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How to Cook Indian Food

By: Tom Sewel - Updated: 25 Dec 2010 | comments*Discuss
Food Indian Cooking Cuisine Korma

The most common misconception about Indian food is that it is all about curry. The truth is that what is referred to as Indian food actually covers a huge range of regional cuisines. Differences in climate, landscape and religious requirements have produced cuisines of such diversity that it is somewhat misleading to lump them all together under the heading of Indian food.

Indian food available in the UK tends to be adapted for Western tastes, which roughly translates as less spice and more fats, but in its original context it is more likely to be lean and healthy. The creamy yellow korma often served in Indian restaurants in the UK is utterly unlike the same dish as served in its authentic form which would have a sauce more like rich, spicy gravy.

The simplest way to categorise regional Indian cuisines is to group them according to geography. There is considerable overlap so the following should be seen only as a rough guide.

Northern Indian Food

Thick, richly flavoured sauces that are usually no more than moderately spiced are the hallmarks of most Northern Indian cuisines. Hot summers mean a bountiful harvest of fresh vegetables and fruit – much of which is dried and used in fragrant, aromatic dishes during the region’s bitterly cold winters. Some of the most popular delicacies originating from the area include samosas, chicken tikka and biryani. In general, dishes are served with breads such as naan or the stuffed paratha rather than rice.

Southern Indian Food

The humid coastal climate of Southern India has produced probably the fieriest dishes of all Indian cuisines. Mountains of rice are often served alongside any dish and lentils usually feature heavily. One of the specialities of the area is pancakes made with rice and lentil flour called dosas. The classic lentil daal is another staple recipe which can be made in a myriad of ways. The spicy soup called sambaar is one of the most popular variations.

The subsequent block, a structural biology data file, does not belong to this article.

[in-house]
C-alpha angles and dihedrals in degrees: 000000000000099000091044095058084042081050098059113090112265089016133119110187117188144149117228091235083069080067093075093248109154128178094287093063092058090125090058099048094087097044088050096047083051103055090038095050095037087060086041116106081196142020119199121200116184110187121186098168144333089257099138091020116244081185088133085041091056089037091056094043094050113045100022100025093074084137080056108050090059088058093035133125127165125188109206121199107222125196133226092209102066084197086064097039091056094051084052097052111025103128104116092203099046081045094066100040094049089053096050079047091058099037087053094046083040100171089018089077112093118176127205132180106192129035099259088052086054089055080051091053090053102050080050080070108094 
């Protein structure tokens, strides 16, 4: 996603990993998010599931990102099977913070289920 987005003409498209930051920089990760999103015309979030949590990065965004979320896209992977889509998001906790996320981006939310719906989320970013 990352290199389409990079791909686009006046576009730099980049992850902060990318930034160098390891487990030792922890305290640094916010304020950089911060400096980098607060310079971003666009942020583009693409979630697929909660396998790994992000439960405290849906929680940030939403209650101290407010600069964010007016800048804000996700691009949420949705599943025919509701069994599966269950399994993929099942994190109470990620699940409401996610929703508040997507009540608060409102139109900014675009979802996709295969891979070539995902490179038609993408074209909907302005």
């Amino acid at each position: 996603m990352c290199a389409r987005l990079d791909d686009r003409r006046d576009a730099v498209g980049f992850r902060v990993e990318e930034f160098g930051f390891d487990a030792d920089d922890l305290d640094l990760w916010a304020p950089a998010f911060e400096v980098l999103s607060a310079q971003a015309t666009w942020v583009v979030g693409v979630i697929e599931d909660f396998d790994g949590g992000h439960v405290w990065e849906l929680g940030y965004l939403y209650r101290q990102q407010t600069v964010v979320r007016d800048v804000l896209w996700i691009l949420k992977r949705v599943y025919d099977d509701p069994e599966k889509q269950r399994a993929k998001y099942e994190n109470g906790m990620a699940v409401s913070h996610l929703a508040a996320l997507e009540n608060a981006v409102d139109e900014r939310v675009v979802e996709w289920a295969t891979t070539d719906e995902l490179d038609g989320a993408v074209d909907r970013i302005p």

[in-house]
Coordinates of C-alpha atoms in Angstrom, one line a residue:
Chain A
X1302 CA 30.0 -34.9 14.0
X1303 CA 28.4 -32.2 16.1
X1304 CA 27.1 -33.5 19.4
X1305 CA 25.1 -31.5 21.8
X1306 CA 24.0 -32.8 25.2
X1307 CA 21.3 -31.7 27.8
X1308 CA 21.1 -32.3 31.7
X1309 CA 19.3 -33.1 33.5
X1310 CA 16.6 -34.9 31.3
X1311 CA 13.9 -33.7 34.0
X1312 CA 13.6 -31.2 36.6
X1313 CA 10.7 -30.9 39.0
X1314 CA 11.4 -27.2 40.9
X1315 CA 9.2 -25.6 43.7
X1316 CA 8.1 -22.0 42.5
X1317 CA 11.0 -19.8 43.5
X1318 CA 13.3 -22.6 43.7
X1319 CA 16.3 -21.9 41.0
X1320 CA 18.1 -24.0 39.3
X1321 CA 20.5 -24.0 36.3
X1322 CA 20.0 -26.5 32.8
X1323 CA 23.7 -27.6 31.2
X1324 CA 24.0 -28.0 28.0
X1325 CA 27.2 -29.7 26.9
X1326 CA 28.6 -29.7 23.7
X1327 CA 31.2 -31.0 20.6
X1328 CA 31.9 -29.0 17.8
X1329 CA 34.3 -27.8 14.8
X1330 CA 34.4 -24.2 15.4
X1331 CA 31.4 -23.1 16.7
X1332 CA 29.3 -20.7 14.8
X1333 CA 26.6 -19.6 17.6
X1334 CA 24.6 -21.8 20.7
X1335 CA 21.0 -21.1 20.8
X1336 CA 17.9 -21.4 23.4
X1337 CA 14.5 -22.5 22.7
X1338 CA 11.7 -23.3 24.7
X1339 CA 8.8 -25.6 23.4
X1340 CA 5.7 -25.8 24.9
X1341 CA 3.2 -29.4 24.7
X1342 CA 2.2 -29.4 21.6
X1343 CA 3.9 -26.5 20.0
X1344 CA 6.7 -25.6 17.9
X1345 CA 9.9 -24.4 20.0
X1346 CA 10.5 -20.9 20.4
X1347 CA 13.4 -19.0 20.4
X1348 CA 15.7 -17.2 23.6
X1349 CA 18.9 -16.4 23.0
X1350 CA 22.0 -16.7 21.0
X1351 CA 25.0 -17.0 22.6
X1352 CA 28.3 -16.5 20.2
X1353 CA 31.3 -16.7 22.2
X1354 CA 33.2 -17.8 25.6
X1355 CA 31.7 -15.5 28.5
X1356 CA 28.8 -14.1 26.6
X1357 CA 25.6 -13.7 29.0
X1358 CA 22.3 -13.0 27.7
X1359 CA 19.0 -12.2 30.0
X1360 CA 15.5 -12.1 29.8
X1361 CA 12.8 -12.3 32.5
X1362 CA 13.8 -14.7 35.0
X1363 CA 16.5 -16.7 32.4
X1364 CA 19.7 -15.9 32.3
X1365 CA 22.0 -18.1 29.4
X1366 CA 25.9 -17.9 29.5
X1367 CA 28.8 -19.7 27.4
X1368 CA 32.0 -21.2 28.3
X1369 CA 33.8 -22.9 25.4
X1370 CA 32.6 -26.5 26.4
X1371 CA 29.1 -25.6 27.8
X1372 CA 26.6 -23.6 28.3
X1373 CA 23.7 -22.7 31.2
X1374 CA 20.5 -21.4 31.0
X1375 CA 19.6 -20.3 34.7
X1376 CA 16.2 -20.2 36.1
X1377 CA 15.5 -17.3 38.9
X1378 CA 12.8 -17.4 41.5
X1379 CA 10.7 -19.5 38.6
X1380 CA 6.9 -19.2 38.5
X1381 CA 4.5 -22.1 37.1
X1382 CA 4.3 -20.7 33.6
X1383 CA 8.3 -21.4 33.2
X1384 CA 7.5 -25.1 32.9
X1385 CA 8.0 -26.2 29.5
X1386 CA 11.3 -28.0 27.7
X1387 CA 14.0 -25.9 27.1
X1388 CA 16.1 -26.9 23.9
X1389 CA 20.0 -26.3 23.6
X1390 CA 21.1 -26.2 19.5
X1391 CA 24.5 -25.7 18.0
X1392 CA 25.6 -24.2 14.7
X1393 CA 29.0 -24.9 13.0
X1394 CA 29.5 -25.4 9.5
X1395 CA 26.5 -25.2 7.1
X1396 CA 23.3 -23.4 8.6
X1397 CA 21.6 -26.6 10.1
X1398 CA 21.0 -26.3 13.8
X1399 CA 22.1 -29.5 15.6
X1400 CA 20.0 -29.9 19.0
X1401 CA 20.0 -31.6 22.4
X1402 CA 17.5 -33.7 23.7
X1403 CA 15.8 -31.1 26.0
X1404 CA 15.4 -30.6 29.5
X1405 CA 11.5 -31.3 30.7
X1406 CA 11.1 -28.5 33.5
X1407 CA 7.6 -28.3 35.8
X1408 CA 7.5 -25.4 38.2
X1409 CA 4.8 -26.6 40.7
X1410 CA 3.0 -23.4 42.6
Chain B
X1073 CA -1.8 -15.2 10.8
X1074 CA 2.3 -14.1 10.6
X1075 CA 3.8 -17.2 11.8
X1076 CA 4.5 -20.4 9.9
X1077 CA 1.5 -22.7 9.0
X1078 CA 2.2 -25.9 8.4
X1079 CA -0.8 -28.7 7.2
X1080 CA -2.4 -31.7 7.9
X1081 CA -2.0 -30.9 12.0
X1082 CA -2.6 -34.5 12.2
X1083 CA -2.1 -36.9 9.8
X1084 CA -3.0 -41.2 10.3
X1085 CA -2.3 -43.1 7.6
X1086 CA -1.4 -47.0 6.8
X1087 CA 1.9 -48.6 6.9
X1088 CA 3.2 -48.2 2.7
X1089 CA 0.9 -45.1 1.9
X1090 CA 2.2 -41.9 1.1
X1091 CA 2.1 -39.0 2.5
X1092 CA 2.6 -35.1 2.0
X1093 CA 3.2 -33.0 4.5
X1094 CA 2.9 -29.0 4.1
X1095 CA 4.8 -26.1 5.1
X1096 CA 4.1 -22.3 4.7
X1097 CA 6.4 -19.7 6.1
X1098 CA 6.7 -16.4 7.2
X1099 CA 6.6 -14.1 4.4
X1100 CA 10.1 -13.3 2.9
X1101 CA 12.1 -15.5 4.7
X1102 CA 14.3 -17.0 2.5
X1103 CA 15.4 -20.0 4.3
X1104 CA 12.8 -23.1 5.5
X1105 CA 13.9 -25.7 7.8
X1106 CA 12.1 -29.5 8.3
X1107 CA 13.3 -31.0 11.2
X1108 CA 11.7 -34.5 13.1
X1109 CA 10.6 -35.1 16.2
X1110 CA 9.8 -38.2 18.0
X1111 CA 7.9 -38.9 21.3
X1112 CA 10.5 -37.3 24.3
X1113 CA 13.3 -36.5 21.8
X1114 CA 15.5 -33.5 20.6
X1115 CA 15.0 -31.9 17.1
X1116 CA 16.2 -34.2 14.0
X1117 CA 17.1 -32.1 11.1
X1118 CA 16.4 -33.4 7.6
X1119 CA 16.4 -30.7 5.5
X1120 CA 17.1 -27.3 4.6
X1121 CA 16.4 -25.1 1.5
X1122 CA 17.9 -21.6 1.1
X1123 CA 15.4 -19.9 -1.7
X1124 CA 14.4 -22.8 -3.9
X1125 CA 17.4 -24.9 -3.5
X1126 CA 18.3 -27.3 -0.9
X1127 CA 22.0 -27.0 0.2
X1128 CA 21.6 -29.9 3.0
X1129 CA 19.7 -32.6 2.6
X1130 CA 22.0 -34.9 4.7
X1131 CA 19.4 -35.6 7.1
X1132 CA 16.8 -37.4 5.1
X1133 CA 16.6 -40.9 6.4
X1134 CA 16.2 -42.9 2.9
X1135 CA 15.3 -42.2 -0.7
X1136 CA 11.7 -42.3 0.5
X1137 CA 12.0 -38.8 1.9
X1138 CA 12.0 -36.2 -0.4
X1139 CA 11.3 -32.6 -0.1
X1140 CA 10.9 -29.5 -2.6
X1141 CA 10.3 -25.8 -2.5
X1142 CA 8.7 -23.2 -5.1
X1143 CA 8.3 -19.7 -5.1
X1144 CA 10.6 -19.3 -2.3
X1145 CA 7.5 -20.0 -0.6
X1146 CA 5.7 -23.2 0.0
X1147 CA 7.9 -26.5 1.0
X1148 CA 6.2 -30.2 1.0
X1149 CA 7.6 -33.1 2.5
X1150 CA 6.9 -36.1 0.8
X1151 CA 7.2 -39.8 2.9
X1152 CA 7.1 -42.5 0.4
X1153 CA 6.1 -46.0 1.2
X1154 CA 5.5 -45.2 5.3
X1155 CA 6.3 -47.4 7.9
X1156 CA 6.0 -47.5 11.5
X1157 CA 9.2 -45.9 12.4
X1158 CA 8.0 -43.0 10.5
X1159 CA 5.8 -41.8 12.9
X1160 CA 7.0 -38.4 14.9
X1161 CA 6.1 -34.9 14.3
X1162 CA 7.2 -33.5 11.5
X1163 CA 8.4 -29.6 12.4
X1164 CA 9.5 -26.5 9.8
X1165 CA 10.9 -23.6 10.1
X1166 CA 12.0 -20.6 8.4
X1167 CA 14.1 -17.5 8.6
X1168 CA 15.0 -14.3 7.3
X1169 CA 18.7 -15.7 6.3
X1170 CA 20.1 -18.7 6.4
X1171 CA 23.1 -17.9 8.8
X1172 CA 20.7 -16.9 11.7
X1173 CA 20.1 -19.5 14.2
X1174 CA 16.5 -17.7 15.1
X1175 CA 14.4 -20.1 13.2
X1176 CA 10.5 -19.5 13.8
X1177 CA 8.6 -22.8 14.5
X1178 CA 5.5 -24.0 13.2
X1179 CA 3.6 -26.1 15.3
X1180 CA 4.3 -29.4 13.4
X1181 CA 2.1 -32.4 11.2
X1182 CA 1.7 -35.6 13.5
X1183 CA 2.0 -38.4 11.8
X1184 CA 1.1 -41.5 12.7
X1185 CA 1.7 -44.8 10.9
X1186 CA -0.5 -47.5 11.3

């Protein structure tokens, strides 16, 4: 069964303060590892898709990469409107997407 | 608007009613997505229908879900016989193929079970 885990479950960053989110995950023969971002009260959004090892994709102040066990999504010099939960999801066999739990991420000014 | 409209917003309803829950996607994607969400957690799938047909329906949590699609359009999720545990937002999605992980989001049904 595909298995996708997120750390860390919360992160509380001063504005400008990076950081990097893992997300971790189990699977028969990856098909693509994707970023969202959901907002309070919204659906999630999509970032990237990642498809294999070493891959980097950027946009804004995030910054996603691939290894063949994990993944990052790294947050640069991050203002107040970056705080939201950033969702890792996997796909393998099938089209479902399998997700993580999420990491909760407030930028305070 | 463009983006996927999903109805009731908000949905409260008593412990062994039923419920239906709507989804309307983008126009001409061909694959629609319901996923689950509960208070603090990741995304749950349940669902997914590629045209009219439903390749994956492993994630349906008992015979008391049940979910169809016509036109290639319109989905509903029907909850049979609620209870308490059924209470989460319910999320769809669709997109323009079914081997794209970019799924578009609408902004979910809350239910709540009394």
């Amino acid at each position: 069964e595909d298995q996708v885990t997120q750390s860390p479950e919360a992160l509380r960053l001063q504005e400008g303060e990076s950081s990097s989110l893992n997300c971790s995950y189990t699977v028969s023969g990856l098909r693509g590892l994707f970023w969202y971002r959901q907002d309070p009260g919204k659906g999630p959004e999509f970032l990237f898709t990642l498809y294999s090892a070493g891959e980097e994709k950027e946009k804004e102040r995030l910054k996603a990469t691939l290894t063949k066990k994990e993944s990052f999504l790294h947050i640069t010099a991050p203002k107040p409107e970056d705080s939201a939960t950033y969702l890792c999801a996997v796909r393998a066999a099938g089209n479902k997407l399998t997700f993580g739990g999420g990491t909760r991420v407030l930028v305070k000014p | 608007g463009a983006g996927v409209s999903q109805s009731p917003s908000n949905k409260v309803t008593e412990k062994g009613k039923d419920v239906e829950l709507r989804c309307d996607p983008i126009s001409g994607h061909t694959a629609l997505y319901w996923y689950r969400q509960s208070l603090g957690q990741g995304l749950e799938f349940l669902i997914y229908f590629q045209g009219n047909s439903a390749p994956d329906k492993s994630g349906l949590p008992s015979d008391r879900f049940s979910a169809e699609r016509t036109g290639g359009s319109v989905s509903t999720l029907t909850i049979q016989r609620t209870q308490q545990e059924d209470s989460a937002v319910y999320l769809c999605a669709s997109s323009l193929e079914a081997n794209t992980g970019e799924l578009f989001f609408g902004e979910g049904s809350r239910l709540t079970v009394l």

Eastern Indian Food

The defining characteristic of this region’s food is its simplicity. Unlike the rich, full-bodied dishes of the North or the fiercely hot food of the South, Eastern Indian food tends to consist of lots of green vegetables, often steamed to preserve their freshness. This area is famous for its sweets and makes great use of dairy products which are less common in other Indian cuisines.

Western Indian Food

This region has more diverse styles of cooking than any of the others due to its relative proximity to the Middle East. The food is mostly vegetarian and very often includes peanut and coconut. Gujarati cuisine is sweeter than is typical of India in general and the former Portuguese colony of Goa, source of the vindaloo, has absorbed many European influences.

Curry Rules

There are a few essential guidelines for anyone intending to cook Indian food at home:

Ghee is clarified butter and is used in place of oil as it has a higher smoke point and a longer shelf life.

The product marketed as curry powder in the West is really just a variant of a traditional Indian spice blend called garam masala. This can be mixed in many different ways according to the requirements of the dish.

Traditional Indian cuisine calls for every dish to have each of six different flavours represented. These are:

  • Salty
  • Sweet
  • Spicy
  • Sour
  • Bitter
  • Astringent

Classic Curry

When it comes to cooking curry, most Indian cuisines place great importance on the sequence in which foods should be added to the hot pan.

First of all, garam masala and any other dry spices being used should be lightly fried in ghee to encourage them to release their full flavour. Once they have filled the kitchen with their mouth-watering aroma the curry leaves that are an essential seasoning for all authentic curries should be added.

Next, another layer of spices is introduced, often including garlic, ginger and chilli, and any vegetables can be added. The possibilities here depend only on the cook’s imagination and the availability of produce although browning some onions in the richly spiced ghee gives a deliciously sweet base on which to build.

When the vegetables have begun to cook, nuts and dried fruit might be added and coconut milk to form the base of the sauce.Finally, in accordance with the Indian culinary tradition that each of the six types of flavour should be present in each dish, some kind of sour ingredient will often be added. This could be tamarind, yoghurt or lime.

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